Special Briefing: Trump Throws Down the Gauntlet - OZY | A Modern Media Company

Special Briefing: Trump Throws Down the Gauntlet

Special Briefing: Trump Throws Down the Gauntlet

By OZY Editors


The U.S. is showing military muscle to foes in South America, Asia and the Middle East … all at the same time.

By OZY Editors

This is an OZY Special Briefing, an extension of the Presidential Daily Brief. The Special Briefing tells you what you need to know about an important issue, individual or story that is making news. Each one serves up an interesting selection of facts, opinions, images and videos in order to catch you up and vault you ahead.


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Opposition leader Guaido has vowed to bring aid in from various points Saturday

Source Getty Images

What happened? In the past few days, President Donald Trump’s administration has made military challenges toward not just one country, but three: China, Iran and Venezuela. Just days after the U.S.-backed Venezuelan opposition leader Juan Guaidó (pictured) failed to rally military officers against President Nicolás Maduro, senior figures from Trump’s national security team discussed a possible military intervention there. Meanwhile, Sunday saw the announcement that the U.S. is deploying an aircraft carrier and bomber wing toward Iran in response to what it claimed was a looming attack on U.S. interests in the Middle East. Then Monday, the U.S. deployed two warships in the disputed South China Sea, sparking outrage in Beijing (just one day after the president tweeted that he’d hike tariffs on $200 billion worth of Chinese goods).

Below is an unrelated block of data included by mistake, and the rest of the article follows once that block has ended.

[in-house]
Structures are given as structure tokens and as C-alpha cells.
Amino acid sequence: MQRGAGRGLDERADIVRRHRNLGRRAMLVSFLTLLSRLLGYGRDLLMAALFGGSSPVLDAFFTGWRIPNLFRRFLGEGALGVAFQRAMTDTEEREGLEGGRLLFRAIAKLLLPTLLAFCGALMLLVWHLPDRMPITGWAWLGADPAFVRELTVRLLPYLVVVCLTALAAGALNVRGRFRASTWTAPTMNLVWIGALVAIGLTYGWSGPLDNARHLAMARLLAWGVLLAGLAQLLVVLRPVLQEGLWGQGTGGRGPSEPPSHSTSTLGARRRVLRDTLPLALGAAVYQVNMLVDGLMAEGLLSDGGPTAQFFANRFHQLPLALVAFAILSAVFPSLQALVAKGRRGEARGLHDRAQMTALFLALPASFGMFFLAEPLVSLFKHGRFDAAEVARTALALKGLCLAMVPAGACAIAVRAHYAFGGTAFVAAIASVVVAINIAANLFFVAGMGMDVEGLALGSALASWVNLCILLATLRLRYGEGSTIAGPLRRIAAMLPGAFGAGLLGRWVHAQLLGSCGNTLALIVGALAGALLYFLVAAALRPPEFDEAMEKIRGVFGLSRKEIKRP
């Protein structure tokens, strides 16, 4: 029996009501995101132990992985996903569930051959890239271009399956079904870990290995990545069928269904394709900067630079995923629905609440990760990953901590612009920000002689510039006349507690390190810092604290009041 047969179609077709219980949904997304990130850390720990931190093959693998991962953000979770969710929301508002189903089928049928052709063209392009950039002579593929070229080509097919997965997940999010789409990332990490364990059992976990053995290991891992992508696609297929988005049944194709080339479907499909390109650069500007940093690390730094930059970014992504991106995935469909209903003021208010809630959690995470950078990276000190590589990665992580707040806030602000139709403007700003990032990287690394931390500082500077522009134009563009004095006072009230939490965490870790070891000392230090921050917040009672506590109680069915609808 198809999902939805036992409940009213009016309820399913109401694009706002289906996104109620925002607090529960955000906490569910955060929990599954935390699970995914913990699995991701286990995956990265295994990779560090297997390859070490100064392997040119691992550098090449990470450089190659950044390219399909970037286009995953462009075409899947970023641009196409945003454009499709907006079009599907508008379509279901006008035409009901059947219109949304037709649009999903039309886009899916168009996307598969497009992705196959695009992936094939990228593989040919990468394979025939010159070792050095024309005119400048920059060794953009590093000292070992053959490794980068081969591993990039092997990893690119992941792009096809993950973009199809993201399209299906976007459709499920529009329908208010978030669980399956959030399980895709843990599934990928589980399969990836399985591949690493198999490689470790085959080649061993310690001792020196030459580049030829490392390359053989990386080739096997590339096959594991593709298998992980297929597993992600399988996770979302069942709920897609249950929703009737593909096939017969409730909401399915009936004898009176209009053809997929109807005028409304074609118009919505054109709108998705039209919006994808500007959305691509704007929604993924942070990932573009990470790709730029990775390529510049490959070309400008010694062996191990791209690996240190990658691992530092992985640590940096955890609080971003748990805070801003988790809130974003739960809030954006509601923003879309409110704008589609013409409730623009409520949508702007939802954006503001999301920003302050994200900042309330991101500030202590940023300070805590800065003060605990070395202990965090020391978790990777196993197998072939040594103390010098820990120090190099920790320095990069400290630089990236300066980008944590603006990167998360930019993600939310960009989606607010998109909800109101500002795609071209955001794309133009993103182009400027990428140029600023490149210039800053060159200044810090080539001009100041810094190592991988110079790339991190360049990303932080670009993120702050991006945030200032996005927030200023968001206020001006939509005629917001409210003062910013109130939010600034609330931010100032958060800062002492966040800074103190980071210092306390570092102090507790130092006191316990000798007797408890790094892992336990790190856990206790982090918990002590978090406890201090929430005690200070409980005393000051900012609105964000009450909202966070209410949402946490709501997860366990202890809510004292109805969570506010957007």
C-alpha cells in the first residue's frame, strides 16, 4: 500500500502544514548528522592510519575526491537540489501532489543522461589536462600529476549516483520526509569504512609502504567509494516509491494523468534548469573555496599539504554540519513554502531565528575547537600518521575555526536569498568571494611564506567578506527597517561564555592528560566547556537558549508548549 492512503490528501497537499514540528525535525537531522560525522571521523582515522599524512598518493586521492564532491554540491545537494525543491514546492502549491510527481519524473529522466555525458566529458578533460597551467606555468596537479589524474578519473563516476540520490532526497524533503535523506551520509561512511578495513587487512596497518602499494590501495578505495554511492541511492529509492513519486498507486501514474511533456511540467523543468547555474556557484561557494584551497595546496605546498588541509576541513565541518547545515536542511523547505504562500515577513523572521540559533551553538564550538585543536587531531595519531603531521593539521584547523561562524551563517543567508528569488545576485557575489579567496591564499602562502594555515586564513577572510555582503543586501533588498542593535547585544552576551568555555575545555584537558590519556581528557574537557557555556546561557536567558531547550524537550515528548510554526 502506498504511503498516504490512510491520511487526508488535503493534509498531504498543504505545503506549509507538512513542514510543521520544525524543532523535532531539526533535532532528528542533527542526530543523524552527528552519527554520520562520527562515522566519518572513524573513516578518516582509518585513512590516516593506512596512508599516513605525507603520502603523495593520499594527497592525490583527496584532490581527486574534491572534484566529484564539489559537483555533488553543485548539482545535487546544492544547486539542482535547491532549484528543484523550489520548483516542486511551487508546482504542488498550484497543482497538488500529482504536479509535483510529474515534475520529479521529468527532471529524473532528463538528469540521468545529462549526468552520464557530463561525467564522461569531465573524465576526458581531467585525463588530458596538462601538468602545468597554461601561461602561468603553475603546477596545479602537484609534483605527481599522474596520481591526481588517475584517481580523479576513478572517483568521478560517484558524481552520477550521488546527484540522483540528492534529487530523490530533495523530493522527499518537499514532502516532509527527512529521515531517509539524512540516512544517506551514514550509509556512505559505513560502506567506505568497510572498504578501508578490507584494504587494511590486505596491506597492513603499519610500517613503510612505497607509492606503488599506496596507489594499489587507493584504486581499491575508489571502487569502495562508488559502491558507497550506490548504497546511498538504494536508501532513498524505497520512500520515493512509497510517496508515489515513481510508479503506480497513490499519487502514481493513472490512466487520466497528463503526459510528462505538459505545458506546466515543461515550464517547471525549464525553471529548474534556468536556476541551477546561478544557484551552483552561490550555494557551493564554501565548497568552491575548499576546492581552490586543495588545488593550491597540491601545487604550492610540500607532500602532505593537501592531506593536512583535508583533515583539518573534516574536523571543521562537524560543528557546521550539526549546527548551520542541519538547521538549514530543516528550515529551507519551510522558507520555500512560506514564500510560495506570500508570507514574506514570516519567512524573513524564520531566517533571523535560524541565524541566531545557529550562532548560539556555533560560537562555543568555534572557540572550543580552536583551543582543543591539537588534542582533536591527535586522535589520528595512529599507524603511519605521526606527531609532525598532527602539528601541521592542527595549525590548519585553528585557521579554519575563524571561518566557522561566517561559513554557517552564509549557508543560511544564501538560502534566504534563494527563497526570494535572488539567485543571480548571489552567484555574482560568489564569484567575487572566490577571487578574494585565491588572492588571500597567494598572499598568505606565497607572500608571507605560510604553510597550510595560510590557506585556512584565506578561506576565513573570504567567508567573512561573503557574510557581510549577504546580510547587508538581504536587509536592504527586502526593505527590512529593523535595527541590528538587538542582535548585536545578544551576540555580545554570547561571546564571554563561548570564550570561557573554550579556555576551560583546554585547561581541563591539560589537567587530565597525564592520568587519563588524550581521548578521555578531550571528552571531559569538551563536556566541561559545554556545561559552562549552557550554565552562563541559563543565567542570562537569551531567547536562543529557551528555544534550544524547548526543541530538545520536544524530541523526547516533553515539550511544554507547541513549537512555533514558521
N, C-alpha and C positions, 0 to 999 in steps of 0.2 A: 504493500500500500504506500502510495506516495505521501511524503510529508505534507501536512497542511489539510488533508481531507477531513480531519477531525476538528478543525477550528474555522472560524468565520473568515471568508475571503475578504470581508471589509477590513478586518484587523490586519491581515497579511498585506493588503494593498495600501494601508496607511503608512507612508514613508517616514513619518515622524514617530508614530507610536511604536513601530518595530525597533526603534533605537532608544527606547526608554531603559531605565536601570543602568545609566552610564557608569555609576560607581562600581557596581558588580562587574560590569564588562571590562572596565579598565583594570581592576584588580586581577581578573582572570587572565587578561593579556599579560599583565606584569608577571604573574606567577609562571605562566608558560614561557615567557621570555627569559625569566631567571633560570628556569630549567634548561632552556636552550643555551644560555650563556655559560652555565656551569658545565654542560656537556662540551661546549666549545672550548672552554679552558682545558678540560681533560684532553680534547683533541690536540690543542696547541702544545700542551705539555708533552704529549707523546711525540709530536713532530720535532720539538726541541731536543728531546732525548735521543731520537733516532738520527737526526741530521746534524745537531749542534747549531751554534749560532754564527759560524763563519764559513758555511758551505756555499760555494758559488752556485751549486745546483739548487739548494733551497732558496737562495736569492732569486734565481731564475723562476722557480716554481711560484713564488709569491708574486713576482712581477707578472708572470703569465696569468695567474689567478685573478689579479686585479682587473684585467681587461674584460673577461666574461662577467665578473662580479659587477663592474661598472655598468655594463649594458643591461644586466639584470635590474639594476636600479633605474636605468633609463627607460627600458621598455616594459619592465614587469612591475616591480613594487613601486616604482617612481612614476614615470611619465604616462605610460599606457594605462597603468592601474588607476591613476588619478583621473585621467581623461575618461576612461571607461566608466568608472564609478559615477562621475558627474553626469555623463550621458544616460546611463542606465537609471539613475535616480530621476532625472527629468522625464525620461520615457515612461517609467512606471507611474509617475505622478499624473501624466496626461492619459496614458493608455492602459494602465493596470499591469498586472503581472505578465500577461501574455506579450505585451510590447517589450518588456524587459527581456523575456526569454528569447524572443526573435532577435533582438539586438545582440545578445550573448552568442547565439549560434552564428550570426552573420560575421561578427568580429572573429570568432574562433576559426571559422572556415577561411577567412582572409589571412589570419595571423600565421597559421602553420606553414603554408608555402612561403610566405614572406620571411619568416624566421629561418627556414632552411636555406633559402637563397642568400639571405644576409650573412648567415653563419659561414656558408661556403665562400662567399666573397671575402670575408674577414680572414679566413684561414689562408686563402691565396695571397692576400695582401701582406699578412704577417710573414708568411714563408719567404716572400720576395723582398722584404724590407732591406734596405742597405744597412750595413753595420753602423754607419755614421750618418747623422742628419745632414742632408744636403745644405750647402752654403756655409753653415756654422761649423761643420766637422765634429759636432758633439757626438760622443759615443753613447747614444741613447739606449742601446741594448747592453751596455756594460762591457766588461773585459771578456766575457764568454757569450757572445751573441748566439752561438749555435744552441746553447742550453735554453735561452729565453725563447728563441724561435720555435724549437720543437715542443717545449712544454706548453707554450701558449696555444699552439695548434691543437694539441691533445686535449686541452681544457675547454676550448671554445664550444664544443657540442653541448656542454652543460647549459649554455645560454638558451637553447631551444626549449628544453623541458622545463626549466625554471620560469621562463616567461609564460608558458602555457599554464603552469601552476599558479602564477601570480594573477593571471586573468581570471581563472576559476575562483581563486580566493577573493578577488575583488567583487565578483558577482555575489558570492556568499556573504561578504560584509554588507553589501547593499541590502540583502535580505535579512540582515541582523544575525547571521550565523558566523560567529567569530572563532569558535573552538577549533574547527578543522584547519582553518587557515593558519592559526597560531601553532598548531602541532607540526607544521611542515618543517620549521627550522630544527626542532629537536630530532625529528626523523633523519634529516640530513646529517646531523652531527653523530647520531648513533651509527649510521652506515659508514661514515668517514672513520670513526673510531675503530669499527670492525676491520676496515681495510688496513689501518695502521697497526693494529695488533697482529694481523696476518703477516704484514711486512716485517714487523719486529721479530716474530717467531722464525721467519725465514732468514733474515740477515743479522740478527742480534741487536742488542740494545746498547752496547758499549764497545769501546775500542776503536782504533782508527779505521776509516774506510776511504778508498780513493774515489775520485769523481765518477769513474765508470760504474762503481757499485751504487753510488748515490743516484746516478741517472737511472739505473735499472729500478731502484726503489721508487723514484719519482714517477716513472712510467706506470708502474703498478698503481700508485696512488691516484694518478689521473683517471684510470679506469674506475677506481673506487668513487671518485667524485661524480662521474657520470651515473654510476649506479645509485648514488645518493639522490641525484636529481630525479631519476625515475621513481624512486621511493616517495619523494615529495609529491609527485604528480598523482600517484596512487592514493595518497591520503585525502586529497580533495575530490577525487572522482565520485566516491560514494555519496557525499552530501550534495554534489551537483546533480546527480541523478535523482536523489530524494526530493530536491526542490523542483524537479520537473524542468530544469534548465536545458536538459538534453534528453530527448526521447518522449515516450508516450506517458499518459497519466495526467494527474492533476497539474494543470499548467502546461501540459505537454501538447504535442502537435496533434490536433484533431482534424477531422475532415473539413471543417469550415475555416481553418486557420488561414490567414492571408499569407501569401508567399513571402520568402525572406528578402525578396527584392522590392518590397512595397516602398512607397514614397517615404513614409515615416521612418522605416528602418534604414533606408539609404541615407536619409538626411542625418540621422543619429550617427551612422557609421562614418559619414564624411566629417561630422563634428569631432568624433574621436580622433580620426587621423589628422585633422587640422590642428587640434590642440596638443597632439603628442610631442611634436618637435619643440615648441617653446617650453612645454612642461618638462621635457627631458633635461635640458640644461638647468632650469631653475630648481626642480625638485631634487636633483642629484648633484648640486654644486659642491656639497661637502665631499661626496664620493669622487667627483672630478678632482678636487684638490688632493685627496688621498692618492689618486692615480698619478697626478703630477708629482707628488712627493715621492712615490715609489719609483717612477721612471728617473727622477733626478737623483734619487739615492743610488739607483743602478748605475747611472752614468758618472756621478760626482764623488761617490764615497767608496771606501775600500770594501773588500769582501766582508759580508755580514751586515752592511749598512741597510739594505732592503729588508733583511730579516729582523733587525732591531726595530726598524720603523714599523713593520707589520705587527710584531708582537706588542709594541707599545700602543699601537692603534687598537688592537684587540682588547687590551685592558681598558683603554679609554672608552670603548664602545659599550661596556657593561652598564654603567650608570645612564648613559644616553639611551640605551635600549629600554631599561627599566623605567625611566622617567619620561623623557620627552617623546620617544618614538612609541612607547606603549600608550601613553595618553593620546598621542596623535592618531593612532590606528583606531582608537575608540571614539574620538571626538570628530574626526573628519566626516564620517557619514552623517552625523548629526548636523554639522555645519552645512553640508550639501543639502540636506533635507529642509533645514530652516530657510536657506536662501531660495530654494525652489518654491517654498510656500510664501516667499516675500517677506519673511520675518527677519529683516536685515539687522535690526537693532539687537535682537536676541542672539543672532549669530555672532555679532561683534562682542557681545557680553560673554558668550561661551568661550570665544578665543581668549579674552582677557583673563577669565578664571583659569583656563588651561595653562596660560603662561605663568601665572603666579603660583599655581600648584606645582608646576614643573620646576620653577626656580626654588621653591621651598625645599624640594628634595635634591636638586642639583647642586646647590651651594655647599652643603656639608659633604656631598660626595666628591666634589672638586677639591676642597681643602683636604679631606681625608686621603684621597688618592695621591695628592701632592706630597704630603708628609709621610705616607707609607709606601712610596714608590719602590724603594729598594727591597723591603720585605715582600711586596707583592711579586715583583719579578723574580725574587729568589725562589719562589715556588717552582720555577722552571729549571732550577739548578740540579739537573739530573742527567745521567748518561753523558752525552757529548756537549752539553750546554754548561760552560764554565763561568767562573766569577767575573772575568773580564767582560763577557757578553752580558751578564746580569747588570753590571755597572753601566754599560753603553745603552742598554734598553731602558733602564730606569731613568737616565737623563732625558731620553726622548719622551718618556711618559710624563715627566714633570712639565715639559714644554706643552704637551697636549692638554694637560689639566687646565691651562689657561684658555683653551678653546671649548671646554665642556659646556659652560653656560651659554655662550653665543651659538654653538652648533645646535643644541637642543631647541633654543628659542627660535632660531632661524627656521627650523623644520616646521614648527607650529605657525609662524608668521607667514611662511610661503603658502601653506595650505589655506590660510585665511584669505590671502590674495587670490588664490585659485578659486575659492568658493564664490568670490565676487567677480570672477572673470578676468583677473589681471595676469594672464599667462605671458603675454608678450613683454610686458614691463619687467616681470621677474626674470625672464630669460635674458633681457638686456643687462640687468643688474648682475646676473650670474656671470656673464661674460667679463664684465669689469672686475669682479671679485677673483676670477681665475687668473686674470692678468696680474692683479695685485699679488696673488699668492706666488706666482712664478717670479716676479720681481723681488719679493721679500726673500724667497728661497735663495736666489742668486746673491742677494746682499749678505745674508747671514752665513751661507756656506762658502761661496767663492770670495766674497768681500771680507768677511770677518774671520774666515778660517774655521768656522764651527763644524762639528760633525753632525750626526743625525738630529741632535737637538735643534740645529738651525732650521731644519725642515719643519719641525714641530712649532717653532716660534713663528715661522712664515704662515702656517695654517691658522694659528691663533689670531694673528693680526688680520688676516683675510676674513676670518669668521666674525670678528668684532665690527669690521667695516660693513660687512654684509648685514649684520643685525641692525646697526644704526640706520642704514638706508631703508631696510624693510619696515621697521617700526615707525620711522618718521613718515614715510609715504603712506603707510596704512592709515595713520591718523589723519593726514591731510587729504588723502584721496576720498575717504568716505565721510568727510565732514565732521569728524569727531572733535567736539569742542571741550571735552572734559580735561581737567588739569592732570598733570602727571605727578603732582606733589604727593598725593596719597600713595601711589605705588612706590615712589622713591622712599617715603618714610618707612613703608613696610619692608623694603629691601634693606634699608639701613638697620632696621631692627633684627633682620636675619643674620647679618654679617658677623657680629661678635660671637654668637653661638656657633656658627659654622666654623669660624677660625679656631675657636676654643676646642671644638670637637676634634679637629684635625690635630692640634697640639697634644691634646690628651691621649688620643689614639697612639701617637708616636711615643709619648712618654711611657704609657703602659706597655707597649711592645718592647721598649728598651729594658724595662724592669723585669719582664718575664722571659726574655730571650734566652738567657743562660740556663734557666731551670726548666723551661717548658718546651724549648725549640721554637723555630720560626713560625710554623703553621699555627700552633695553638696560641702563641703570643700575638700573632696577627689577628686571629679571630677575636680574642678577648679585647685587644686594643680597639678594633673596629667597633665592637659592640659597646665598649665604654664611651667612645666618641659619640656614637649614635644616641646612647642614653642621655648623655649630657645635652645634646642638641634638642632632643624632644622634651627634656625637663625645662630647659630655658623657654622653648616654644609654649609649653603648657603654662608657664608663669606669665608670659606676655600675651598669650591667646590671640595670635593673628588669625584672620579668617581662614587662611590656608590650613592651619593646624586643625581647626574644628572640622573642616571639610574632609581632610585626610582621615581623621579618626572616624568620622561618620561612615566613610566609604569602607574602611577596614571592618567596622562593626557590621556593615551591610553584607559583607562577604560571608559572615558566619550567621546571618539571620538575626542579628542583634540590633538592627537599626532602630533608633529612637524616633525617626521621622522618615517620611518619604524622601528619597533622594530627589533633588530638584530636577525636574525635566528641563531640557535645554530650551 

Why does it matter? The U.S. military is no stranger to fighting on multiple fronts. In 2015, American armed forces, for example, were deployed to 135 countries and engaged in major conflicts in at least five of those. But these suddenly bellicose moves have some concerned that Trump’s already aggressive foreign policy has just been shifted into overdrive — steered by the hawkish national security adviser John Bolton. Technically, the U.S. Congress is responsible for declaring war, but many commanders in chief, including former presidents Barack Obama and Ronald Reagan, have unilaterally ordered attacks in the past, and Secretary of State Mike Pompeo has said he believes such intervention in Venezuela would be lawful.